Some songs become earworms due to their utilitarian value. They cheer you up when you're down, they get you through your morning routine before the coffee kicks in, they help you time your reps at the gym. These songs are often simple and repetitive in structure, with one or two highly catchy melodic lines lines looped throughout. You'll forget the verses and any subtle metaphors or emotional twists they might capture. It's all about that streamlined musical phrase and its distilled meaning, acting as a handy label on your jarful of emotions, whatever they may be.
Exhibit A: Daniel Powter's “Bad Day.”
[jump] Daniel Powter and his sensitive piano playing know how you feel. He wants you to know that you're not alone. He also wants you to know that bad days don't last. Your feelings are validated at the same time that they're acknowledged as just that: feelings. Powter's ultimate goal is embedded in the song lyrics themselves: “Sing a sad song just to turn it around.” The tune is actually sweet and sunny, lifting your spirits even as you sing it. Don't you feel better already?
Another element of the song's success as an earworm is its subdued sense of playfulness. You get the feeling that Powter is making mild fun of people who construct dramatic doom and gloom scenarios from simple daily setbacks, like when my kid announces that the day was “the worst day ever!” because she spilled her milk at lunchtime. Dude, you had a bad day. It happens to all of us. Go ahead and wallow in your personal misery until you laugh at how ridiculous you're being. Meanwhile, we'll all wait, humming the chorus while you do.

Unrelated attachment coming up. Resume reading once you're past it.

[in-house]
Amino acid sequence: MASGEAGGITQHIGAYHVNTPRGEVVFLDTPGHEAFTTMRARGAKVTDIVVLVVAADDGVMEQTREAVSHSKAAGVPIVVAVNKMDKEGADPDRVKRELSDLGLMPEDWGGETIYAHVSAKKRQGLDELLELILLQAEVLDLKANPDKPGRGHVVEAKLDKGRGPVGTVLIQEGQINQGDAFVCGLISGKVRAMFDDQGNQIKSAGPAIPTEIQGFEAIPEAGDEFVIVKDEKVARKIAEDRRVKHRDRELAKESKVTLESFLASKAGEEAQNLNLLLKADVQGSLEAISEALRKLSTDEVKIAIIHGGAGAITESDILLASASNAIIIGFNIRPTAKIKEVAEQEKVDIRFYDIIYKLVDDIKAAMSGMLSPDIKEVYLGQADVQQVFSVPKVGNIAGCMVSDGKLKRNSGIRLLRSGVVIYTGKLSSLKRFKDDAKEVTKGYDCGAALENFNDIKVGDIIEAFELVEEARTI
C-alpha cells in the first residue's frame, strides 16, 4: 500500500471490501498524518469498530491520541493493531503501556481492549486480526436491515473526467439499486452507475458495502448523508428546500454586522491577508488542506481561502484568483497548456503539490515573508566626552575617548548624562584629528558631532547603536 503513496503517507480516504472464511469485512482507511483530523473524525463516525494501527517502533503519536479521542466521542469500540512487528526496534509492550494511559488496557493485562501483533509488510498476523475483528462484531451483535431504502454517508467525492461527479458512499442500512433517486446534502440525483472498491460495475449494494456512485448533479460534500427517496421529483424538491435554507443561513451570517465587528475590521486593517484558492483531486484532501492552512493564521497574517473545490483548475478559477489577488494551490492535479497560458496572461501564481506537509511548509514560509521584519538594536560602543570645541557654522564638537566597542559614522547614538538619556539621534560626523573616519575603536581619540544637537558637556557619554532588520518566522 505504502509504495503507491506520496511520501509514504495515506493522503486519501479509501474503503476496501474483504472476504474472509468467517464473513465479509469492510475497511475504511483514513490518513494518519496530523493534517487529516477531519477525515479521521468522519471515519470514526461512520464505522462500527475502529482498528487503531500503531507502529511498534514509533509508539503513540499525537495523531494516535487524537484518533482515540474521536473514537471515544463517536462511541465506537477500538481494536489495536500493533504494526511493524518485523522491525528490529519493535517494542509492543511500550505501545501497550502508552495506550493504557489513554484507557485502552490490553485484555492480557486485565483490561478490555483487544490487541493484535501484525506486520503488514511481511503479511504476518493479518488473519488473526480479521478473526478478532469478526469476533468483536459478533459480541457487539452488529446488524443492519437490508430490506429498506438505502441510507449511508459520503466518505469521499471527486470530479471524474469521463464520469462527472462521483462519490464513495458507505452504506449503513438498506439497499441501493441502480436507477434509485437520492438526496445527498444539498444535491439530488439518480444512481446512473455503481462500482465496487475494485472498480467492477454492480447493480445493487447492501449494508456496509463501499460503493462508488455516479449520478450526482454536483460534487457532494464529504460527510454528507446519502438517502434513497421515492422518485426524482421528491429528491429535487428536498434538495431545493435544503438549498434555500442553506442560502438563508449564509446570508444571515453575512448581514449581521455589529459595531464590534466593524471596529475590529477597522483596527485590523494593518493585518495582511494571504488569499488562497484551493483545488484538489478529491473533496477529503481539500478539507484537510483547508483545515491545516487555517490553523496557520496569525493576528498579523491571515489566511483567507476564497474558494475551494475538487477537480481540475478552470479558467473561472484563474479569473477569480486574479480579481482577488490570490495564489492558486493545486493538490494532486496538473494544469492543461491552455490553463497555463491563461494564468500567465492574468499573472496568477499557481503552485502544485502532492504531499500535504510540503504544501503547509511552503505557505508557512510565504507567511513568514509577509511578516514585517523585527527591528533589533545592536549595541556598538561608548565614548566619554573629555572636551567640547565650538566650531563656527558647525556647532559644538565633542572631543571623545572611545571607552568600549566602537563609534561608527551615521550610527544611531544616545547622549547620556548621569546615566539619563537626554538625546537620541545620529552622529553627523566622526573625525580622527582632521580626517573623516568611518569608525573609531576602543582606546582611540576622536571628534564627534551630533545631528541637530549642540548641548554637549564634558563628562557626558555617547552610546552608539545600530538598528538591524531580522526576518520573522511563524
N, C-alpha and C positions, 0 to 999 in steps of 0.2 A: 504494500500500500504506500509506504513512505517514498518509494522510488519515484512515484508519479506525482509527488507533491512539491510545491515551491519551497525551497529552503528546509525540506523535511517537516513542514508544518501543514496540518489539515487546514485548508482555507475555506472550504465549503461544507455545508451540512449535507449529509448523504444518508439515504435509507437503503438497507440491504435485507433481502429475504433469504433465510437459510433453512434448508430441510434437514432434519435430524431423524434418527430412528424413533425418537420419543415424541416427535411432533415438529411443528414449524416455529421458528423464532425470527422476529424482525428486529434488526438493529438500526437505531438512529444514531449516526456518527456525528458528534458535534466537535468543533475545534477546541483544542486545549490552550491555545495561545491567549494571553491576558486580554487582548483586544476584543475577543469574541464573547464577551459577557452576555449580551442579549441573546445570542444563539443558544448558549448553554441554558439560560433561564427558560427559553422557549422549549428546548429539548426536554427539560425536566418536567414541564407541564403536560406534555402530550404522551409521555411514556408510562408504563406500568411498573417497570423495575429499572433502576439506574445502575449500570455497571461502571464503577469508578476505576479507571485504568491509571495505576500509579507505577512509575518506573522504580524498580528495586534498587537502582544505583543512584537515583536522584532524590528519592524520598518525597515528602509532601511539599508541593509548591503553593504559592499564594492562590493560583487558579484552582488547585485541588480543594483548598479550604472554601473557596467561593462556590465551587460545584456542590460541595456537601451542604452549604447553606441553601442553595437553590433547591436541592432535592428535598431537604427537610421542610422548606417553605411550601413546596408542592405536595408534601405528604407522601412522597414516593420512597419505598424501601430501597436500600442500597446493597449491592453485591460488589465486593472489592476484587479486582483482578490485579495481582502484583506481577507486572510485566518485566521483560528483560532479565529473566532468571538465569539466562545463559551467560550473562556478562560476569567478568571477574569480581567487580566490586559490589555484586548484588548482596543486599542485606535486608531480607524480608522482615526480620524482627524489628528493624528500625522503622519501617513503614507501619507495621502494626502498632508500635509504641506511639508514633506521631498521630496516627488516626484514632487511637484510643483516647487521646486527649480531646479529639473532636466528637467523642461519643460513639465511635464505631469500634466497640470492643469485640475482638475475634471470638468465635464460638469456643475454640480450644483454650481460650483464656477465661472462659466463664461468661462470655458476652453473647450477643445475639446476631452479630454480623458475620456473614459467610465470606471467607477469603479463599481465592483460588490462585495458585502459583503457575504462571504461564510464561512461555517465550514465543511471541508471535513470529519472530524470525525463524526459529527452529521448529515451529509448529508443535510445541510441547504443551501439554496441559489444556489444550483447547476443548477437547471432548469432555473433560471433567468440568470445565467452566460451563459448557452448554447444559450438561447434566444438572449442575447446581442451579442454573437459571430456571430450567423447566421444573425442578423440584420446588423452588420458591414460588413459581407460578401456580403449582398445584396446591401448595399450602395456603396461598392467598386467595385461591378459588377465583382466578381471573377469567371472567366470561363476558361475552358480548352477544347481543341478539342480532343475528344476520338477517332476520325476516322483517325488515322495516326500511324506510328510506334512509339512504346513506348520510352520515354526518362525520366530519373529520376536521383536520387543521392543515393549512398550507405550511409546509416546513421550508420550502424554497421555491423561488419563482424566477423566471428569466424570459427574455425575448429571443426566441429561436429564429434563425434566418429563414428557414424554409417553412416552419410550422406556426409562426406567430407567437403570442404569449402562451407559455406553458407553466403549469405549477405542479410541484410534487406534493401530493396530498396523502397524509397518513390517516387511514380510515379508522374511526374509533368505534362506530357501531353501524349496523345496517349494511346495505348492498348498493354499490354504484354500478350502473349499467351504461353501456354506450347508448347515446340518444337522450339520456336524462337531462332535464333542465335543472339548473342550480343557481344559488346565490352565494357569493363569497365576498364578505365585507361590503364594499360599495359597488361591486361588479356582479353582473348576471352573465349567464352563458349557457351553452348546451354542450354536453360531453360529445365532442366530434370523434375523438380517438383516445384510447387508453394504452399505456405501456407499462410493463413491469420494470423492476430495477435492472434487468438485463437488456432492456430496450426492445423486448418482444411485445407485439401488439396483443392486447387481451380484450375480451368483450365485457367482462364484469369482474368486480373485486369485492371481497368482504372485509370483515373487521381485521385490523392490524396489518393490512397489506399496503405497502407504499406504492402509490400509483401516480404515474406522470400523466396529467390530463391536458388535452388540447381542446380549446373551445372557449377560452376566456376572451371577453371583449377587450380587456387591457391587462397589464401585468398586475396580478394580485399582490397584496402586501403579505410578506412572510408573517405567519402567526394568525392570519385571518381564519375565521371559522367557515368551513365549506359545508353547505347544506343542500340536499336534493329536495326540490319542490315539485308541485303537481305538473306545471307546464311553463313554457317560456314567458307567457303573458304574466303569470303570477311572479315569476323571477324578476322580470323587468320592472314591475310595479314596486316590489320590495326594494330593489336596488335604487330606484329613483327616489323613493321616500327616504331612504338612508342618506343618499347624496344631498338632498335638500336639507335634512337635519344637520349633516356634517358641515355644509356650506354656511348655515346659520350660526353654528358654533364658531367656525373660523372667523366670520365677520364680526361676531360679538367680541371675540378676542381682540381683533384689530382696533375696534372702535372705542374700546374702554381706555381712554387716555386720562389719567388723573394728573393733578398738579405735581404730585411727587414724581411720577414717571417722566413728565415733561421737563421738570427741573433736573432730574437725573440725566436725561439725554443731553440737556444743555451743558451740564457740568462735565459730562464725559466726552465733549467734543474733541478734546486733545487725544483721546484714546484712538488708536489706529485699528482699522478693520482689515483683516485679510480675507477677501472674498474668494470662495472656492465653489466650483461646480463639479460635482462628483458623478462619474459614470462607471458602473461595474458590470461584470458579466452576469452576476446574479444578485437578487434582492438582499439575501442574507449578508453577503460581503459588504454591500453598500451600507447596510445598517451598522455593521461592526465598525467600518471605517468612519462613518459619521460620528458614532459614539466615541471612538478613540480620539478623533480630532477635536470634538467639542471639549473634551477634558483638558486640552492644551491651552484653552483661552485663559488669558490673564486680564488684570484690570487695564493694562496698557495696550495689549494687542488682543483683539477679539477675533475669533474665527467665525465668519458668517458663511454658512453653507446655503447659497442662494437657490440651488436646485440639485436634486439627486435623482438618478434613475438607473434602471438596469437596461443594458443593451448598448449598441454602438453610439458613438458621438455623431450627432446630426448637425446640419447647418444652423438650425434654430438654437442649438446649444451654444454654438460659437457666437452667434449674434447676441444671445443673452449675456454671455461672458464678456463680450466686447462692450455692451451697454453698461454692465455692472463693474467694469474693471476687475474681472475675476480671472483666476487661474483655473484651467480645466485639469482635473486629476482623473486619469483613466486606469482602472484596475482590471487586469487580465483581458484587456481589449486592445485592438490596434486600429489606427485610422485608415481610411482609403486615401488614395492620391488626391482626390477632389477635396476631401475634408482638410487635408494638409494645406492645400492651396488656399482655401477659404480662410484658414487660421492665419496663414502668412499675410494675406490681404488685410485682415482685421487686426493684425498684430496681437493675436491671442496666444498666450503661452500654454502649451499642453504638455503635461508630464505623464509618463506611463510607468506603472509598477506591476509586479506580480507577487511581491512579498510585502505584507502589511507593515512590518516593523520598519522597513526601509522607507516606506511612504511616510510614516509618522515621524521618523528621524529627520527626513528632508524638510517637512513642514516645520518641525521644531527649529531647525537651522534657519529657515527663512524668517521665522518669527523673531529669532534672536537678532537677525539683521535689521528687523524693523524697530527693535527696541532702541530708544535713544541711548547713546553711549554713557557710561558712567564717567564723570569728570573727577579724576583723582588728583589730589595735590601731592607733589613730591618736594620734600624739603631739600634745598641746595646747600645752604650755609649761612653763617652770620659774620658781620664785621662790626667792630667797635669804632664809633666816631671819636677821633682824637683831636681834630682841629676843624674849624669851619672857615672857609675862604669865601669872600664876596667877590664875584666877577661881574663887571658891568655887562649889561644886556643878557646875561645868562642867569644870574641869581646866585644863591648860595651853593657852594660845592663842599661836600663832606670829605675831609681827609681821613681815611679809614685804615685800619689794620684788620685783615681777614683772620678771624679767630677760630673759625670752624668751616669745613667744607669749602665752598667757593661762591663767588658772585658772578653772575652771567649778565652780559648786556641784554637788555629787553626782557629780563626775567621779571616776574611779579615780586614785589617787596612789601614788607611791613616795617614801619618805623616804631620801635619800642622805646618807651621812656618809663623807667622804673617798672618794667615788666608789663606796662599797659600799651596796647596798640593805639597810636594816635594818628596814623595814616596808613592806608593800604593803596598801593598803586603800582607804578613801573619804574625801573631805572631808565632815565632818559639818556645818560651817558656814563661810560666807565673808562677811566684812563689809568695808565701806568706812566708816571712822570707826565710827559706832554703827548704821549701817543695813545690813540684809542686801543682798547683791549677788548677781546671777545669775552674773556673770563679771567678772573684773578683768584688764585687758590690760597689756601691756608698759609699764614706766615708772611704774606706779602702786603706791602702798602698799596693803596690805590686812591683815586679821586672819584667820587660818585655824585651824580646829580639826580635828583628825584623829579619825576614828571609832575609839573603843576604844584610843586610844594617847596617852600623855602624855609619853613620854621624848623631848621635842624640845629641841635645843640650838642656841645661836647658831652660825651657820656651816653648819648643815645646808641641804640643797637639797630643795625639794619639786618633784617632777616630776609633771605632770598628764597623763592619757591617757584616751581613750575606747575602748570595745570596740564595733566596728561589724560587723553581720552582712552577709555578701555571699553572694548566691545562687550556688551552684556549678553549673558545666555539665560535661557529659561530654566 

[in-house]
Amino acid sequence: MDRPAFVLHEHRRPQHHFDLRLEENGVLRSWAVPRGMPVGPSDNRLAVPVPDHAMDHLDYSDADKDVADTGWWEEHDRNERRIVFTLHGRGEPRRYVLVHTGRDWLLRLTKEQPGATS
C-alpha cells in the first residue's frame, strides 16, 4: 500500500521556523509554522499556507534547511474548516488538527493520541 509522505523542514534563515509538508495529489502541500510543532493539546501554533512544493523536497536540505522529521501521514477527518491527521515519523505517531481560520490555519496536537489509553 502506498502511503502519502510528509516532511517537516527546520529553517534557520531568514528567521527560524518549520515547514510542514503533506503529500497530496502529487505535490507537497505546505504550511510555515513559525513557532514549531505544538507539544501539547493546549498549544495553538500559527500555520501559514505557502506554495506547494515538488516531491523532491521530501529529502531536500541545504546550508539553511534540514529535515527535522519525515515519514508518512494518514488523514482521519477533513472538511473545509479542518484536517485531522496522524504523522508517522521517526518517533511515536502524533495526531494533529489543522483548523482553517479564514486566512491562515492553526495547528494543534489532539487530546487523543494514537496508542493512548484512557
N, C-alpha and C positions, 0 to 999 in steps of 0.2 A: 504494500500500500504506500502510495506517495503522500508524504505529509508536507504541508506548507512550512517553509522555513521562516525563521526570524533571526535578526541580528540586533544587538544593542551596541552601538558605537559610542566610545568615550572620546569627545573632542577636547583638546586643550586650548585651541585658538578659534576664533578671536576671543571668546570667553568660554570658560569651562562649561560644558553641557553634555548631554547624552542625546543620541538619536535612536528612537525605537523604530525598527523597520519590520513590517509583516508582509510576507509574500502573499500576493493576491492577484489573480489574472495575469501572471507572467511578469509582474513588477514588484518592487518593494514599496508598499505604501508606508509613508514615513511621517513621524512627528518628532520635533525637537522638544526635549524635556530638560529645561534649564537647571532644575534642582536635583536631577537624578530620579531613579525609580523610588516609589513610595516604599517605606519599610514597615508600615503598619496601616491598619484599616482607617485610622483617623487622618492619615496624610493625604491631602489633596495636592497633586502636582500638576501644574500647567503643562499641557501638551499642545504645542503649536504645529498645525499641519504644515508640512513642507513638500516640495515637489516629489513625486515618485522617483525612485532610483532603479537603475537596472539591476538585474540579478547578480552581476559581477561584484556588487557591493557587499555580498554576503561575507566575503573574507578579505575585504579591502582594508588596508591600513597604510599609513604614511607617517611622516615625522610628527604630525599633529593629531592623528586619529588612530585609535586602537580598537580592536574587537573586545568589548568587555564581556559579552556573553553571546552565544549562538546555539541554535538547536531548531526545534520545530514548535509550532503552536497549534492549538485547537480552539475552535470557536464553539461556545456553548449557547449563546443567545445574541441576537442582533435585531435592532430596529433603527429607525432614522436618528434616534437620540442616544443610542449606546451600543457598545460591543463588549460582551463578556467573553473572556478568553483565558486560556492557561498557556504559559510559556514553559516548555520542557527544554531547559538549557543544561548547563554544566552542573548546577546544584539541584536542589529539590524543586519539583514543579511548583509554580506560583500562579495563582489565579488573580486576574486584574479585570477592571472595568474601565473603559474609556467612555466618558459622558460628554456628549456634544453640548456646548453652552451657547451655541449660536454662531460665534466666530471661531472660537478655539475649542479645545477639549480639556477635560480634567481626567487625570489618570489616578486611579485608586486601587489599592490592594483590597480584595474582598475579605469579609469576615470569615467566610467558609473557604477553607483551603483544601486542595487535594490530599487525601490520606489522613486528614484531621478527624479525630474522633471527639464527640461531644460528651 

The song is kind of ridiculous, too. It's a great tune to invoke not only when your own day is an accumulation of endless tiny aggravations, but also when you find yourself unexpectedly bearing the brunt of someone else's bad day. Boss yelled at you for no good reason? Ball game backing up traffic? Spilled wine on your favorite shirt? Hum this song to yourself and smile. It doesn't fix things, but it lightens the mood.
Even I, legendary grump, can't manage to loathe this song. It's so dang well-meaning. It's the irrepressible friend we all wish would pat our knee when we're feeling like the world is stepping on our toes for no good reason. It's warm mittens and fuzzy kittens and meaningless, cheerful rhymes. It's that bad Dad joke that magically snuffs a tantrum. It works. Darnit. See, you're smiling now.
Speaking of success, “Bad Day” had it in spades. The first single off Powter's self-titled debut album, it spent 12 weeks in the Top 40 and was the best-selling digital music download of 2005. It was utilized memorably by American Idol for its elimination rounds and is also featured in several commercials, most recently by the NFL every time the playoffs roll around.
Then again, Powter has been unable to even remotely recapture his signature song's success, thus relegating him to the confines of a one-hit wonder. Ouch.